In Berkeley, on weekends spent in a poetic culture of more obscure, looser, improvisational, consciousness-annotating poems, there were stands on streets against cops, and on hillsides there were fragrant stands of laurel; the temptations were used books and LPs, winery outlets to which you took your own bottles, odd and improbable dwelling places, curious (long before they were licensed and bureaucratized) vendors of the handmade sitting cross-legged on the sidewalks. In San Francisco: music and cheap good food, more bookstores, the Vedanta Temple, the long-running festival of heedlessness in the park and the streets, and hippies. Along unsettled roads above low-lying towns, invasive eucalyptus trees had long flourished, and forests of native trees were thick with shadow. An abandoned apricot orchard still occupied a slope not so far from Stanford. In Half Moon Bay, broad silent fields of glowing pumpkins lay in thin fog; herons nested in treetops; on empty beaches, avocets were striding slowly, beaking through each wave's last thin rushing, and terns repeatedly dove with tucked wings and spear-point plunge. Sea otters lay in kelp beds close to shore, and dolphins arced across Monterey Bay. In the university library's copy of the Hypnerotomachia Poliphili (1499), shown to one of my classes by a professor, the printer's colophon was the image of a dolphin curved around the stem of a massive anchor. Even though poetry's powers of making meaning fully can be turned to any purpose, those powers seemed in that time inherently and sometimes courageously opposed, simply because of their complexity and subtlety and the sheer pleasures of them, to the realities of insistent war making and the continuing opposition to civil rights. Yet those same powers were seen as superfluous by makers of war and some activist poets, too.
There was more than sufficient blossoming in yards, woods, fields, flower gardens, bedrooms, minds, and poems, and also misery and unheard despair of many kinds, in many kinds of people; trash-fire smoke and shouting in some streets blended with incense and singing. Some of the PhD students were especially hungry for careers and competitive; many of the poets had no idea what might come next. A usually barefoot fellow graduate student in a seminar on poetry translation led by Davie had checked out the library's copy of Nicanor Parra's Antipoems, and when I asked him if he would give it to me when he was finished so I could take it to the library and check it out in my own name, he said he'd only taken Parra at his printed word, in the poem "I Take Back Everything I've Said," and had done what the poem said: to burn the book. He had thrown it into the easy-going fireplace of the house he rented with several other students. Two or three students concealed themselves in the university library one night and then came out of hiding in the empty building and with lucid wrongheadedness poured honey into the card catalogue drawers to protest the war machine. It was hard to draw clear lines concerning persons and issues, but it was easy to draw hard ones. Sitting at the head of the seminar table was the English poet who wanted stability and order in society and orderly imaginative accomplishment in poems; around the table, some of the student poets wanted to disrupt our society but were not very imaginative. It was a supremely interesting, dire, baffling time.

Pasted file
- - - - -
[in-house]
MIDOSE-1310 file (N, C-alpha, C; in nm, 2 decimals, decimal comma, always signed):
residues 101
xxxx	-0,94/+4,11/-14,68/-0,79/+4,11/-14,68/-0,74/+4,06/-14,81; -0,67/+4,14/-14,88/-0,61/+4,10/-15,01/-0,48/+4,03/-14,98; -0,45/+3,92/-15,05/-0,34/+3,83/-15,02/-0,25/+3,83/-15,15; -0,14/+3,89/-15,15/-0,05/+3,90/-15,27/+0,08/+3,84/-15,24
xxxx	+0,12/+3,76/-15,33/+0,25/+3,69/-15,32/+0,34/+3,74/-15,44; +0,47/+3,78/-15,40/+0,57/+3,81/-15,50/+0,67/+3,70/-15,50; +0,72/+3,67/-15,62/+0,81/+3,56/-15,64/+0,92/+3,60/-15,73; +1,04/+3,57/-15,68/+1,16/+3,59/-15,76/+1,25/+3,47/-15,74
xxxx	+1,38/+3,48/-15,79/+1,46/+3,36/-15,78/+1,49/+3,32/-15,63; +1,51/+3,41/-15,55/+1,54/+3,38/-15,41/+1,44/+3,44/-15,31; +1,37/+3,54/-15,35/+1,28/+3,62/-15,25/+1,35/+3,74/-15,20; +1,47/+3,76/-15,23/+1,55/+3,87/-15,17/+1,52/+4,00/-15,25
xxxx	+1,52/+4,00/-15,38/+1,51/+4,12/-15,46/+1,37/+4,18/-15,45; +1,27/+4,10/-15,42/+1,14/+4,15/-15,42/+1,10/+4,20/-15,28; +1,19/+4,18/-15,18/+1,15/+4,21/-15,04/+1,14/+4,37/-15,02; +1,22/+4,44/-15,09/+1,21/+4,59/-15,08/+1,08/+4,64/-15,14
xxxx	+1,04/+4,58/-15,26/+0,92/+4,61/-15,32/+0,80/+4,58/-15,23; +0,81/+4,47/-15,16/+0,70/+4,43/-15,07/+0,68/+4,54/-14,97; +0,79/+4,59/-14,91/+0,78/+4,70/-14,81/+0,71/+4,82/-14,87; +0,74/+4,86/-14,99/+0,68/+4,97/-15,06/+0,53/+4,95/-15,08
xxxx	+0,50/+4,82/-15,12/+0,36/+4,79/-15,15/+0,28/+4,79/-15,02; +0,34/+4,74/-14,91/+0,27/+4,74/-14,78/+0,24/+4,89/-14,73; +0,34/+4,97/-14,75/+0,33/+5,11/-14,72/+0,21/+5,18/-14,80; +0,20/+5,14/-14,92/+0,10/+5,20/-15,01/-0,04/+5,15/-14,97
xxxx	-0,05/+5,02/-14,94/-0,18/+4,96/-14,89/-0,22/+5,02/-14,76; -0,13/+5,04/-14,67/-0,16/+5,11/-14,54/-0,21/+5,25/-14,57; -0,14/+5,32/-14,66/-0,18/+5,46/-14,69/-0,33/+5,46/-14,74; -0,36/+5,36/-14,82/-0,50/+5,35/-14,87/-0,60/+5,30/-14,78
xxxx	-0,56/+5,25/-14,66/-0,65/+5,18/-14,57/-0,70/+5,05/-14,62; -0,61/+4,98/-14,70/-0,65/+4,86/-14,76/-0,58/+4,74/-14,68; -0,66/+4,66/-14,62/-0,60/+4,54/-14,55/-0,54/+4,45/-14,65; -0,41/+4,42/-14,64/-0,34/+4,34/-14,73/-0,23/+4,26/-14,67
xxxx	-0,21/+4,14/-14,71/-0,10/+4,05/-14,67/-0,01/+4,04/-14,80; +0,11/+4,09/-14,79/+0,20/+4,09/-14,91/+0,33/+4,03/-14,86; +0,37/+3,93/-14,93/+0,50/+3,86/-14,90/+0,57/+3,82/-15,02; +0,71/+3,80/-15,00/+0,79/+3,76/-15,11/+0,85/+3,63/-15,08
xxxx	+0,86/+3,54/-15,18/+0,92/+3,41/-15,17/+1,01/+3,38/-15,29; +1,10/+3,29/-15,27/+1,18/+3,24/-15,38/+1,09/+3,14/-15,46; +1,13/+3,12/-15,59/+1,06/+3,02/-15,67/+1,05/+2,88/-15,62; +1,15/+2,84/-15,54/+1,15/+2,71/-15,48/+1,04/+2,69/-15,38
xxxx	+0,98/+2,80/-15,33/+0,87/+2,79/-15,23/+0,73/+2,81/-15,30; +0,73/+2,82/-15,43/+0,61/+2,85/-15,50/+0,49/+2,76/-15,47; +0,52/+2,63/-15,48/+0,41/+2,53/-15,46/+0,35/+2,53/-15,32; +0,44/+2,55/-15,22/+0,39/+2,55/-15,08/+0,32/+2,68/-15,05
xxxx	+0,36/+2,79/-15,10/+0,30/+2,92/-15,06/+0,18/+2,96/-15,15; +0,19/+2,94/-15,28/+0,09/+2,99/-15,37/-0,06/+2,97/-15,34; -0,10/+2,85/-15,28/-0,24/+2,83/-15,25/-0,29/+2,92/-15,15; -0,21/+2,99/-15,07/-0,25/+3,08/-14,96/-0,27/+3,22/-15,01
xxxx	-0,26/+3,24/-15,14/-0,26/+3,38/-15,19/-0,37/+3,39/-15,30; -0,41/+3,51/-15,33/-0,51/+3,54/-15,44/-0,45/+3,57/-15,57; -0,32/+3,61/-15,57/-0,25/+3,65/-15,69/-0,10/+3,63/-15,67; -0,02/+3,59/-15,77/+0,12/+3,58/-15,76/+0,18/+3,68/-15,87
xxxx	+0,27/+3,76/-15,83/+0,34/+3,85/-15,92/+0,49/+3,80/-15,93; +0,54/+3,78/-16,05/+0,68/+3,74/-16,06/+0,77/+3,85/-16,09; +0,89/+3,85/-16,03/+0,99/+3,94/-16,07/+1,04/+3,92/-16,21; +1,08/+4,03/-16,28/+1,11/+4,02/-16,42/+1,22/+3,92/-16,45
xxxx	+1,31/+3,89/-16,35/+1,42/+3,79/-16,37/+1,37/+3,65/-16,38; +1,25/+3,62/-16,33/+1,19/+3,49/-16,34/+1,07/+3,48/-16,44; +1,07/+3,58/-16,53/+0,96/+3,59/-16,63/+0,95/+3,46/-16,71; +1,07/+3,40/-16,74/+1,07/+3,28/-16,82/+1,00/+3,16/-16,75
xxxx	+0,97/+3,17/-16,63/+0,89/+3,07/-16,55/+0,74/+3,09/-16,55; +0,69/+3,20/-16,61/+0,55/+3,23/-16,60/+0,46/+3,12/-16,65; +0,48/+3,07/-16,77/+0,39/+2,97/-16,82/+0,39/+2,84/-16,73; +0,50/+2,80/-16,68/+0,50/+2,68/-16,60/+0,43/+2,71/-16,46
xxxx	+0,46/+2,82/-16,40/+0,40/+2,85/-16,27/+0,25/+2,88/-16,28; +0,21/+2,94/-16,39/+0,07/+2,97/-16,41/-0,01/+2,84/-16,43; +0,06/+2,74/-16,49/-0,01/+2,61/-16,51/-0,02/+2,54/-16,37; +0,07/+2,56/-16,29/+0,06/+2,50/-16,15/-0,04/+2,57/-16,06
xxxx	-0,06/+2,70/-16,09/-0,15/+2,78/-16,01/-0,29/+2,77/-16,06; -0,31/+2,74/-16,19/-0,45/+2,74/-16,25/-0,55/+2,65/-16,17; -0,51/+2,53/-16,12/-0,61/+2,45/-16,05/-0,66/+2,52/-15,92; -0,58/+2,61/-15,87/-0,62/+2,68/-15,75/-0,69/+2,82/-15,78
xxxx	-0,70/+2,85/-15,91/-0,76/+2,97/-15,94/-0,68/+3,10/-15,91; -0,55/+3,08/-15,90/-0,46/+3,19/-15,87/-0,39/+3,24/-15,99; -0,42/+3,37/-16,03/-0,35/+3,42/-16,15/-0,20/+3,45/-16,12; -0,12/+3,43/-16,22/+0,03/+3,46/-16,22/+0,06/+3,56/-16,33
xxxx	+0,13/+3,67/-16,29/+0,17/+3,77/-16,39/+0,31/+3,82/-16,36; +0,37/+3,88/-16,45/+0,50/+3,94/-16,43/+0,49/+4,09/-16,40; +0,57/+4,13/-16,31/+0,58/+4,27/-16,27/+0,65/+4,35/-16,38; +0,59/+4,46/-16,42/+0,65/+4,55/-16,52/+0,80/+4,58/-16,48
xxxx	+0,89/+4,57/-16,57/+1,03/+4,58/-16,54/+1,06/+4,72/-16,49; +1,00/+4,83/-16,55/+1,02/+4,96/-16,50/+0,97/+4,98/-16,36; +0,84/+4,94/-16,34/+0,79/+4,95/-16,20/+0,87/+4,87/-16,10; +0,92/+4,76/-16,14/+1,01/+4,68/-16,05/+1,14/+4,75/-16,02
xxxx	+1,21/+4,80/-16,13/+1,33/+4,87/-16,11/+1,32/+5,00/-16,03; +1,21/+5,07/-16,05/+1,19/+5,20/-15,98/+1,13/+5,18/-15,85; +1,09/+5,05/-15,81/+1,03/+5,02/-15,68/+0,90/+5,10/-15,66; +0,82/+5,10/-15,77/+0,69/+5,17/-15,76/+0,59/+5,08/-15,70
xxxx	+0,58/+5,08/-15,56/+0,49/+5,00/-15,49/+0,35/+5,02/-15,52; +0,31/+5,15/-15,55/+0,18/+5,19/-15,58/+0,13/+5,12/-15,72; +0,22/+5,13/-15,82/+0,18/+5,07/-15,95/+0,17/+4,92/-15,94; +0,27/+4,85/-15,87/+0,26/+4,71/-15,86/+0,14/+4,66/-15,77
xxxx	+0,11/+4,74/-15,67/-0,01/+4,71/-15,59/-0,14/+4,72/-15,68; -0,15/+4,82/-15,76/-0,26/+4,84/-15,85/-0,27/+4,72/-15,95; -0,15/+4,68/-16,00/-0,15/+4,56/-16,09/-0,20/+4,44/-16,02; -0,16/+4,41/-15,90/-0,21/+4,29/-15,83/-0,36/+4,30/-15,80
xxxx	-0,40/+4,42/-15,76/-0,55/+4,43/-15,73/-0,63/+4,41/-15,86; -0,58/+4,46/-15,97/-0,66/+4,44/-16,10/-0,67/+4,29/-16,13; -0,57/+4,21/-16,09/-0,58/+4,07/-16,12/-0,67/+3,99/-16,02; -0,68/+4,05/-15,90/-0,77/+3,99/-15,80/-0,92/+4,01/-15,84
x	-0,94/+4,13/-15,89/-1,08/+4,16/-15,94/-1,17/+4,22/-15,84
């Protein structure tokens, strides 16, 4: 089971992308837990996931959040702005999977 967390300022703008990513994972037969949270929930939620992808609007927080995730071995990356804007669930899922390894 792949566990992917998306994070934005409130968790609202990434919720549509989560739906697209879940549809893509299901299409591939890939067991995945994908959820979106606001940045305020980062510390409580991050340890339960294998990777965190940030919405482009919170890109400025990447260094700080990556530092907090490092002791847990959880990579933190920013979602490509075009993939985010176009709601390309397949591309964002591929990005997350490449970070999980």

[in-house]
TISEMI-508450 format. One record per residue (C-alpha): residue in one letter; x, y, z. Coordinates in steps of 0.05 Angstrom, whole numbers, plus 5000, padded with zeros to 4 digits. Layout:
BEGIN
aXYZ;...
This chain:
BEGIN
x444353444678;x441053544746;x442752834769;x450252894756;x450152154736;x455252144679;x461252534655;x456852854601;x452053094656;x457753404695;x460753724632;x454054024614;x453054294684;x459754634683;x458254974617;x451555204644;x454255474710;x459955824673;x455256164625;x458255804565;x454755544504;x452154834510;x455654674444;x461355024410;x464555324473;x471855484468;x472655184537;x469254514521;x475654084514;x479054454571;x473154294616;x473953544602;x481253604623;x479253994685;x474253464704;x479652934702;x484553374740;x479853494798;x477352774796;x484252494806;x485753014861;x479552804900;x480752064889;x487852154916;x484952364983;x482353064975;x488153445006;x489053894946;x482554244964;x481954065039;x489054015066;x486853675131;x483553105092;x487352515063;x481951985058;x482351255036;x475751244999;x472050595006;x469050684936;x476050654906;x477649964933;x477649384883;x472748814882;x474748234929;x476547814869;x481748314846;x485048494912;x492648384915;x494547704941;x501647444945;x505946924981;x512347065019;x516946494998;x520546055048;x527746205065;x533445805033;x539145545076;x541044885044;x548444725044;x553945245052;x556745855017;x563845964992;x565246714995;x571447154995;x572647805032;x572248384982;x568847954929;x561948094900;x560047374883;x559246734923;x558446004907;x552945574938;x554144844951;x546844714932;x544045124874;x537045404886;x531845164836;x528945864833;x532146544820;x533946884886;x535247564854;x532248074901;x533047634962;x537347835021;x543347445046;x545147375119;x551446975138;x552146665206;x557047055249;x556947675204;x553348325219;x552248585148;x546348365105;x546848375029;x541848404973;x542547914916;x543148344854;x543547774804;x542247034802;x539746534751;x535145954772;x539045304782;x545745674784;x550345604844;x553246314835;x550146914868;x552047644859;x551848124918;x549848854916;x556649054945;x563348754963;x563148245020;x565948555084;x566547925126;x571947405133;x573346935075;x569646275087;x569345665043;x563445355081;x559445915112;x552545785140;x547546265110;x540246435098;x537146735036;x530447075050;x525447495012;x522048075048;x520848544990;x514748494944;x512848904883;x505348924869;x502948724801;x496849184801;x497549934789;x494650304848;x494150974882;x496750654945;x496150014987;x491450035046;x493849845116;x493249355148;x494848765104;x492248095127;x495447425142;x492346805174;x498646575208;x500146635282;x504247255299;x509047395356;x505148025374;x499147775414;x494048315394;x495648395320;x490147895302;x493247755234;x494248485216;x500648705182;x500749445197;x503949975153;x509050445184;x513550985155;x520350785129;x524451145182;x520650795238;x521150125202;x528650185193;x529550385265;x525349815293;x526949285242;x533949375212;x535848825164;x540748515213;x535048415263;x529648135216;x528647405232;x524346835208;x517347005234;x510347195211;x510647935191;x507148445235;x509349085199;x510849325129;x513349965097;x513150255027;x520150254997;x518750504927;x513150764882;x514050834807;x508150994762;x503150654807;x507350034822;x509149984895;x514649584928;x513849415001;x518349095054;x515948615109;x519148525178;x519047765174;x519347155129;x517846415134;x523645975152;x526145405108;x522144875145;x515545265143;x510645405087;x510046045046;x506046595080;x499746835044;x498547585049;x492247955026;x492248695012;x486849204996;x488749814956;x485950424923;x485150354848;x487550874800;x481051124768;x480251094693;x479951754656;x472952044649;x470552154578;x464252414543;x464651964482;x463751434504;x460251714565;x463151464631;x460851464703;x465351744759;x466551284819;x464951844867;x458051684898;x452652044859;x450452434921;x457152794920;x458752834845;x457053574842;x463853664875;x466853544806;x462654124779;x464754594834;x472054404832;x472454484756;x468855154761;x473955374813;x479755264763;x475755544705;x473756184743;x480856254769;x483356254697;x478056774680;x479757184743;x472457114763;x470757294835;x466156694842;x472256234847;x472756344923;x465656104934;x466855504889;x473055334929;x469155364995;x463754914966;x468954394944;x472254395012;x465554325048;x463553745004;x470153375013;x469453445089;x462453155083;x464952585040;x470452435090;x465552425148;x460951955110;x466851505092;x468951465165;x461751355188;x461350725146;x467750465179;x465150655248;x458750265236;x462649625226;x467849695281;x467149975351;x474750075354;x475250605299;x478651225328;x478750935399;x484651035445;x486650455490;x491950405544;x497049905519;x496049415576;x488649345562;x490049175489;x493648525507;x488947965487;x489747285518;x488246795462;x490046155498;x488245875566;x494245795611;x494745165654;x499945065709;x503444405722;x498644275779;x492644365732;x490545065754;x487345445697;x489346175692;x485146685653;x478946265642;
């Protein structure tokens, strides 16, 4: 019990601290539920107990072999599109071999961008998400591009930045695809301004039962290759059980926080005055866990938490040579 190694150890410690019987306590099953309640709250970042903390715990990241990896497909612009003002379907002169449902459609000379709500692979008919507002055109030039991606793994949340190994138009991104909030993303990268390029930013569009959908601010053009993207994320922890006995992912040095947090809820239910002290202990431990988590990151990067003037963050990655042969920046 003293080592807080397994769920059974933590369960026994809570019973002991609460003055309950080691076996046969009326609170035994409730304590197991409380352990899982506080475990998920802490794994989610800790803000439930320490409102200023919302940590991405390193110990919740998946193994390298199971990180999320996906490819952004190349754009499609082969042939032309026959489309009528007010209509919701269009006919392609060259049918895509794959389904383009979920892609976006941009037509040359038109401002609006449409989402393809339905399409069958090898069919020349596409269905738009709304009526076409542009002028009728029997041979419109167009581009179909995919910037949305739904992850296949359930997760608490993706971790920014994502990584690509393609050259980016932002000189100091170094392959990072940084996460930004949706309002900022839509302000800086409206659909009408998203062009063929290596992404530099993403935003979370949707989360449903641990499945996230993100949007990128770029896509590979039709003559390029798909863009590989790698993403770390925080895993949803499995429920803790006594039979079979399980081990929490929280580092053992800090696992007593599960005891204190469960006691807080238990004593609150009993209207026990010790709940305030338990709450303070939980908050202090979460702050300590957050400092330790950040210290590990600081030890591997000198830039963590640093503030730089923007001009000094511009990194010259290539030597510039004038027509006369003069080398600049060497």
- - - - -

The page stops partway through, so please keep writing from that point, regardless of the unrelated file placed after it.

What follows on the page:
What is the grain of such thick, crowding experience as it grows and hardens in one's being?
* * *
The moment was one of reckoning for me. I was restless, hopeful, but anxious that I would not find my way, writing poems. With its permissions and prohibitions, the intricate weave of the times wove me into itself. Fortunately so, and perhaps not. Call no poet's work happy until it is completed (whenever that may be).
I don't mean I wished to improve myself. And I don't mean that a moment of self-reckoning as a writer brings with it any question of salvation — secular, artistic, or religious — as it did so famously for Dante, who made it the occasion not only of astonishing artistic will and mastery but also of spiritual resolve and change. (And made one of the greatest poetic structures — and with some of the most beautiful music of words — that has ever been created.) I still find myself reckoning with how to situate poetry among artistic alternatives, among poetic and human wrongs and rights. How to write. The decisions poets make may seem to be about the craft of writing — whether to solve an artistic problem this way or that. But there's existential work going on within the very craft of the poem, too. In the conscious and unconscious working out, say, of a line. Was Keats's poetic line simply a technical achievement? William Carlos Williams' earliest poems include many awkwardly Keatsian lines without Keatsian fusion of sound and sense, without existential weight in the luxuriousness of the language — and without much luxuriousness of language, either. Was Williams' new poetic line only a technical innovation? Didn't he have to go against the grain of that early work in order to mature into a different personal ethos in response to ordinary, everyday people and language? Artistic and personal permission to make such a change is itself a late benefit of Romantic ideas about poetry. To judge from the sequencing of Williams' Collected Poems, his shift was accomplished with suddenness and poetic certainty, even though for decades afterward he himself still felt uncertain about his work.